5 Ekim 2012 Cuma



This is a short tale describing the ordeals faced during the quest for the Dragon's Seal by an Italo-American hero, Tony Brelli, amid Condottieros and Oriental Sheiks. The script by G. L. Bonelli is accompanied by the splendid illustrations for which Enrico Bagnoli, who was in charge of the graphic design, drew inspiration from the great Alex Raymond.


The amazing figure of the Lone Ranger, a legendary character of American comics, certainly provided the inspiration for the creators of "Il Giustiziere del West" [The Avenger of the West], a horseman who inherited from his famous transatlantic colleague not only his courage and strength, but also his black mask and his Indian pard, Penna d'Aquila, accompanied by the faithful canine Lampo. Created by G. L. Bonelli, the series hosted artwork by Scudellari, Schipani and Monasterolo. Reprinted subsequently in the "Albo d'Oro Audace" as "Il giustiziere mascherato", it later had a sequel, by the script-writer Franco Baglioni.

IPNOS (1946)

At the end of the Second World War, in the wake of the great success of "Mandrake", Gianluigi Bonelli launched the Ipnos series, about a young illusionist and hypnotist in search of the Seven Seals, the key to the Ming treasure. Buttressed by the powerful Mastino and the nimble Pillola, the protagonist's exploits unfold amid great oriental cities and landscapes, where he has to contend with the magic and hypnotism of the Drago Nero men and a gang of thieves headed by the bewitching Lula Smith (who, at the end, turns into a goodie). The series had a rather eventful life as a publishing venture, on account of the impossibility of finding an illustrator who could guarantee continuity and regularity of production. Thus the artwork was contributed by a number of illustrators - Gino Cossio, Paolo Piffarerio, Guido Da Passano, Armando Bonato, and, finally, Mario Uggeri, who attempted to relaunch the series with decidedly Raymondian graphics.


In April 1948, another journalist became the hero of a new series: Frisco Bill. He is a reckless and very dynamic young man, who flings himself into the most dangerous adventures with the same spirit that a sports enthusiast would display in launching himself into the fray of a football match. It hardly need be added that a character of this kind could certainly not perform his mighty deeds in a limited range of action, and so it comes as no surprise to find our hero, together with his inseparable friend Zazzera and the friendly little dog Pillachera, jumping on planes and motorboats, riding powerful motorbikes or temperamental horses, passing within the space of just a few hours from the elegance of a Rio nightclub to the wretched hovels of an Indio village. The role of antagonist was occupied first by the Figli del Serpente, a sect of Brazilian Indios, and later by a mysterious gang of hooded figures. Among the aspects of this series that immediately strike the reader, special mention must be made of the brilliant scripts by Baglioni and the freshness of Zamperoni's illustrations (rendered three-dimensional by the use of screens), but fans were left disappointed by the overhasty closure of the series right in the heat of the story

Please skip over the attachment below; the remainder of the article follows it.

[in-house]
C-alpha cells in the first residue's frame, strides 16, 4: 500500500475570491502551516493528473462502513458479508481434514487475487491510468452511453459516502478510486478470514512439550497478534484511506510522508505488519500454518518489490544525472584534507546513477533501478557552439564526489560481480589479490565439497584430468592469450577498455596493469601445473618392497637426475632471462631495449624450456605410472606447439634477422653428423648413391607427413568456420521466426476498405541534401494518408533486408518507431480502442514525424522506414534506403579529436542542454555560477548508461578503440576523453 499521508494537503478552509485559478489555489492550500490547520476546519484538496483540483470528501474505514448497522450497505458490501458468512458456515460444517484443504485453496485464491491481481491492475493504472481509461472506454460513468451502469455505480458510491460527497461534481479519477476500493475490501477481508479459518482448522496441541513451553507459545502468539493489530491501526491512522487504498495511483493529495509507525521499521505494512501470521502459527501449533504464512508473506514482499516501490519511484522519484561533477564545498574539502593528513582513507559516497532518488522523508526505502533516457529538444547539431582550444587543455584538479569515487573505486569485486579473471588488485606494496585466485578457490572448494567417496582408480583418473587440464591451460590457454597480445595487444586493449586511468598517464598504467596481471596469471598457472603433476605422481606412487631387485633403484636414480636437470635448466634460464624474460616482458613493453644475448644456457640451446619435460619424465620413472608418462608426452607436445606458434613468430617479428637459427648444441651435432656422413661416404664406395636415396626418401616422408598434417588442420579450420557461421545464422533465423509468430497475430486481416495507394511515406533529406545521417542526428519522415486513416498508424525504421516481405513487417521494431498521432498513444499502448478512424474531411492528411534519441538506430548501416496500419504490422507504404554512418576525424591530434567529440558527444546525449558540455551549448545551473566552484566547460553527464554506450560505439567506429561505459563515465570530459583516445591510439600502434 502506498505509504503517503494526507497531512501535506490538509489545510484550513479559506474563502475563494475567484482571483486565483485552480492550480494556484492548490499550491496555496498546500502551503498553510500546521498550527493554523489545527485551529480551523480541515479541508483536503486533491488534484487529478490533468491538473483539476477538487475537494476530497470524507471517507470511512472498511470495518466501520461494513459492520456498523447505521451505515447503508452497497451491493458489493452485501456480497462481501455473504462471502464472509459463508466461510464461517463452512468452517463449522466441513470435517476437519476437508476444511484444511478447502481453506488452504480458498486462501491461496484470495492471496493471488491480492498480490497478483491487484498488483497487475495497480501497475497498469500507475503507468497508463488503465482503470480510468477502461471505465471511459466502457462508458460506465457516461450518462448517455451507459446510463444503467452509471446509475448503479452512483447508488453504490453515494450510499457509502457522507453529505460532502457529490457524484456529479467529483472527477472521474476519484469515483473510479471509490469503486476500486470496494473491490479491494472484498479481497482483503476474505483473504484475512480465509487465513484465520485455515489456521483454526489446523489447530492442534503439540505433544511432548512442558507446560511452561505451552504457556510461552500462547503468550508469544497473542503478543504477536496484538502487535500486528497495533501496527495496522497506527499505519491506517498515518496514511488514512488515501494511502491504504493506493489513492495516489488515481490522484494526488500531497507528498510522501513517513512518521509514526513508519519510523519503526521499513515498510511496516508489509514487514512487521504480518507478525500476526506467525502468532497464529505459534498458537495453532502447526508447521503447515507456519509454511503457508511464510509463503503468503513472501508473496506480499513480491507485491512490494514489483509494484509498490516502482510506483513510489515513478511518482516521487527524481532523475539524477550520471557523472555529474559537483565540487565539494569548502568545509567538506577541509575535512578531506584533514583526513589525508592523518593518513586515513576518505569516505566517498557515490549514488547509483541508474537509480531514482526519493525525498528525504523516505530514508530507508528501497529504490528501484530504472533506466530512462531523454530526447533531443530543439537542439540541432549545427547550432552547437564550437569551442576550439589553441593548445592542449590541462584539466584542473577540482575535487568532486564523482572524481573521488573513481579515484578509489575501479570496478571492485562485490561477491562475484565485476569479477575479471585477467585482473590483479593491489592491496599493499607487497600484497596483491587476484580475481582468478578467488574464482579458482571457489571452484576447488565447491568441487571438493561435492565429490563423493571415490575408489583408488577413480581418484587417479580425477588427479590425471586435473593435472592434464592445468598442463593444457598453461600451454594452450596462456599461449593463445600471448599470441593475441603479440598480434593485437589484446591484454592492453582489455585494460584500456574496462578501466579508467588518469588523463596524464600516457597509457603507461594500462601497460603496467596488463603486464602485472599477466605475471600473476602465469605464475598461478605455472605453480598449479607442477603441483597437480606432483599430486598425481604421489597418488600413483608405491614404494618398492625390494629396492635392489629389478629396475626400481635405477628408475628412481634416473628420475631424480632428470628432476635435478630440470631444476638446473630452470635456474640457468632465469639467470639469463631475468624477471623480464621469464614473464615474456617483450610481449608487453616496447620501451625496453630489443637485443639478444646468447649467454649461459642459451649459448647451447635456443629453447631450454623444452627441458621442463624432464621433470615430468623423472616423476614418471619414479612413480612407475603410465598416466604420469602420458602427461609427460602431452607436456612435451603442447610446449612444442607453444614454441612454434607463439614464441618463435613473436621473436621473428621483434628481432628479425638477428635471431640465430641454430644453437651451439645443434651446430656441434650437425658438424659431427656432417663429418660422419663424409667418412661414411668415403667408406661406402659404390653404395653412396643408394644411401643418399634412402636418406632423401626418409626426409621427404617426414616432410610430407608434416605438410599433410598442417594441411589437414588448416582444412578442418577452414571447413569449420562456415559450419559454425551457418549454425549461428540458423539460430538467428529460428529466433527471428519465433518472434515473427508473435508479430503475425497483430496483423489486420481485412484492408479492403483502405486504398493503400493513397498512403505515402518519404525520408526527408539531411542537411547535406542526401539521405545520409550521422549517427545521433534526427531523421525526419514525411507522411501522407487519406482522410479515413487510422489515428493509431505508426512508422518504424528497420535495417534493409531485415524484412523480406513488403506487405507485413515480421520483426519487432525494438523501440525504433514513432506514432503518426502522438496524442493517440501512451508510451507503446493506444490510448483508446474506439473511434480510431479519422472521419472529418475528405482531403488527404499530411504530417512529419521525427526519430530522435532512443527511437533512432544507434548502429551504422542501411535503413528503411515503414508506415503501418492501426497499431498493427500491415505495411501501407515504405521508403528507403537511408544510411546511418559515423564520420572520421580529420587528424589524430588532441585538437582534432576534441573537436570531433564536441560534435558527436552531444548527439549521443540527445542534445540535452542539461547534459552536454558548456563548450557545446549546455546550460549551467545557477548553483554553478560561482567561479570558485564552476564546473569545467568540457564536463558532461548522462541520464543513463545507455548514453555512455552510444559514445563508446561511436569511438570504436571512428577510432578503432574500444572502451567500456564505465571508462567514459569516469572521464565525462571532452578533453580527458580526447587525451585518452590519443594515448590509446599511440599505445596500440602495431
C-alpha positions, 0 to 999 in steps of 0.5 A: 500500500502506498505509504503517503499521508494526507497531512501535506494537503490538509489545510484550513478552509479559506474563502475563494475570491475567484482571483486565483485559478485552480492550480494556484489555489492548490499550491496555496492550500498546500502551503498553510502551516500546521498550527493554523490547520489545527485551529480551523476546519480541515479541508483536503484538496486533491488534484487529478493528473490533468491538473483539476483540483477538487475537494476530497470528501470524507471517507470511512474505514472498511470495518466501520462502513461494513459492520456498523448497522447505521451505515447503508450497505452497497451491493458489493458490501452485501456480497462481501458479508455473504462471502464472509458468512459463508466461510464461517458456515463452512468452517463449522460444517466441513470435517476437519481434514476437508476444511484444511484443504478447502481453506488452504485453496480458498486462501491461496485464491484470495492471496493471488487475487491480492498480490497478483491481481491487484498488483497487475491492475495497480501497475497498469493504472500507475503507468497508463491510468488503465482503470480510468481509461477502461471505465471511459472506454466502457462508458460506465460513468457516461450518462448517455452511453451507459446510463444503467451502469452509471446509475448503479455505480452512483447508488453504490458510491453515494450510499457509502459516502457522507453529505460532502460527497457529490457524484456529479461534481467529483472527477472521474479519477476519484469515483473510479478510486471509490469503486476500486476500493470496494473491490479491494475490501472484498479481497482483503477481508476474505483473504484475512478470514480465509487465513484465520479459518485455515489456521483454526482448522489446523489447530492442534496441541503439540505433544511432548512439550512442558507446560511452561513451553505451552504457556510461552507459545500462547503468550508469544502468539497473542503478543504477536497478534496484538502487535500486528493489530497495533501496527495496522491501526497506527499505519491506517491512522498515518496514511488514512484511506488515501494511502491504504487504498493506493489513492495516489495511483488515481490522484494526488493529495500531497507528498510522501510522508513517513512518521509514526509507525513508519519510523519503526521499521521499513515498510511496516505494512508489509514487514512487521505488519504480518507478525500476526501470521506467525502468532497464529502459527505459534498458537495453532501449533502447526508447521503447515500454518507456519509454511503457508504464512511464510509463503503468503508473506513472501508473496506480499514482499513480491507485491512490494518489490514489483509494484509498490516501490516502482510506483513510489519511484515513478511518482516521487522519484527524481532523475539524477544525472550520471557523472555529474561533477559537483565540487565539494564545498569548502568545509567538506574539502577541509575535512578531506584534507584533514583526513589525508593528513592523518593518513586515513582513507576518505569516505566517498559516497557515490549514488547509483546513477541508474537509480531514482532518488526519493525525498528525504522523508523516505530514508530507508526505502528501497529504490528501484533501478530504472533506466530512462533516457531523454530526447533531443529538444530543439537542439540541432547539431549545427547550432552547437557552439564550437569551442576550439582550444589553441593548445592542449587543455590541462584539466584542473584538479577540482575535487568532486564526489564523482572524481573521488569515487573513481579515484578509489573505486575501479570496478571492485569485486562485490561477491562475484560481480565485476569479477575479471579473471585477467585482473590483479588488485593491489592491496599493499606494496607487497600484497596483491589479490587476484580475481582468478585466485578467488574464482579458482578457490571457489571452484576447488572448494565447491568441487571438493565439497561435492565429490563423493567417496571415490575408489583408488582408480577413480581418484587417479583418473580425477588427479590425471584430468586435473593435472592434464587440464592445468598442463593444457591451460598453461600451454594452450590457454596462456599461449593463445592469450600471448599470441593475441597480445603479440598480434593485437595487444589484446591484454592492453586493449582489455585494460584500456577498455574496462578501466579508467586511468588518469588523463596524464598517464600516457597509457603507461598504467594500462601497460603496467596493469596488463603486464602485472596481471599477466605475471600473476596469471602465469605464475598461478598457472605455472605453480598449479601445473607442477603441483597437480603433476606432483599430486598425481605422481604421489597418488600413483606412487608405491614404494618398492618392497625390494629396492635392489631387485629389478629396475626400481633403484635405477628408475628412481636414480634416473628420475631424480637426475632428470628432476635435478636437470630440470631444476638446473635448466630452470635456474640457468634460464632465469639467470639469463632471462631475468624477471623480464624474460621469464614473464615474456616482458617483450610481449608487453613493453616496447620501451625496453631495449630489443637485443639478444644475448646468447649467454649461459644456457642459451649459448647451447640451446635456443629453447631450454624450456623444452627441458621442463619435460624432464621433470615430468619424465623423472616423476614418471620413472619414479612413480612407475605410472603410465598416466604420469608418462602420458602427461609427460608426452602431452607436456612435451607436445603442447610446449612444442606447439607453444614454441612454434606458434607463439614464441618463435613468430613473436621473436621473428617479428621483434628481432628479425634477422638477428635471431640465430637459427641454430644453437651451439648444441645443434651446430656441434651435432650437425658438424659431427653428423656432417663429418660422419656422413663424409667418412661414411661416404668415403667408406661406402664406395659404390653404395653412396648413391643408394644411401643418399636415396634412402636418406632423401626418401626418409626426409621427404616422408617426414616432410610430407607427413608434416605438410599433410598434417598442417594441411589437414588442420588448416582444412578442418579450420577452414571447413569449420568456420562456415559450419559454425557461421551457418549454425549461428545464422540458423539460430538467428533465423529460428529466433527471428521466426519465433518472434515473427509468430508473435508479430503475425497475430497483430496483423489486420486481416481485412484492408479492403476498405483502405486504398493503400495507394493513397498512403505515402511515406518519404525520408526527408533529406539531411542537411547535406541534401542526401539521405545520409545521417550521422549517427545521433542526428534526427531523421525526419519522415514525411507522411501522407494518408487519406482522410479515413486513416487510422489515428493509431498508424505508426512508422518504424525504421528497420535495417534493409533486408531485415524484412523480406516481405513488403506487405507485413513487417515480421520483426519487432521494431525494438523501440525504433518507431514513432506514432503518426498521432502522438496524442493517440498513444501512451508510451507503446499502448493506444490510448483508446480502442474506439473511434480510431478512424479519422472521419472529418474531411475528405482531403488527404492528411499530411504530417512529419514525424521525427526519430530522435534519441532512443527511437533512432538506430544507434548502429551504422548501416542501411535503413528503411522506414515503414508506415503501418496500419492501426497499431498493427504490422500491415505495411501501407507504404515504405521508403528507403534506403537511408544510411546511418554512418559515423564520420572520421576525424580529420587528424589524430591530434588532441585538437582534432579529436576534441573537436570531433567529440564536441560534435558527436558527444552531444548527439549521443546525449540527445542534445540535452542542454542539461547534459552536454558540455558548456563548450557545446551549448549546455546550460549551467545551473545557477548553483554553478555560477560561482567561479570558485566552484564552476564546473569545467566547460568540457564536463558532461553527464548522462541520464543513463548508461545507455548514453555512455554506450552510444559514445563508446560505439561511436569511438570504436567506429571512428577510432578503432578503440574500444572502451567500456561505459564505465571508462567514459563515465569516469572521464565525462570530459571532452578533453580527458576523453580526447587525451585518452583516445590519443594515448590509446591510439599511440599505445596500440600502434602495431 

This exciting adventure, with splendid illustrations by the truly inspired hand of Raffaele Paparella to scripts by Gianluigi Bonelli, tells about Alì Khim, the heir to the throne who had a near miraculous escape from the coup d'état organized by Harun Rasci, which led to the death of the Caliph, Alì's father. Brought up by a small-time thief, Alì finds out his real name from Timur, a little spirit contained in a ring the boy happened to steal. By virtue of the powers of the ring and the advice given him by the little genie, Alì manages to be reinstated on the throne that is rightfully his, and to win the hand of the beautiful Zuleyma, whom he has met during the story. Interrupted within the "Serie d'Oro Audace" publications, the story was reprinted and completed in the Ragno d'Oro series of publications, where it appeared under the title "Alì Khim, il ladro di Bagdad" (1950).


This was an abridged version, with a script by Marcello Serra, of the famous novel by Rudyard Kipling. It tells of the adventures and misadventures of little Mowgli, brought up by animals in the Indian jungle. The cartoons by Aurelio Galleppini, whose artistic talent was already blossoming into full maturity, are of excellent level. Published as a serialized appendix to the albums in the "Serie d'Oro Audace", the story unfortunately remained unfinished.


The series describes the adventures of the French nobleman Carlo Lebeau who, wrongly accused of murder, is deported to Canada by ship. After managing to escape, he assumes the identity of Occhio Cupo, an enigmatic character but also, at the same time, credible and lifelike, with the strange sound of his battle name matched by the oddity of the costume he wears. The story, set in the area of the Great Lakes, during the war between France and Britain, comes to a happy end when Occhio Cupo succeeds in bringing to justice the person who originally had him arrested, and then gets married to Clara Montcain, the girl who helped him to escape from the ship. This is the outline of the story narrated by G. L. Bonelli, sustained, as always, by the highly expressive artwork of Galleppini. The action then shifts from the Canadian forests to the ocean, thereby allowing the re-utilization, as mentioned earlier, of a Capitan Fortuna adventure, after appropriately fine-tuning Albertarelli's illustrations.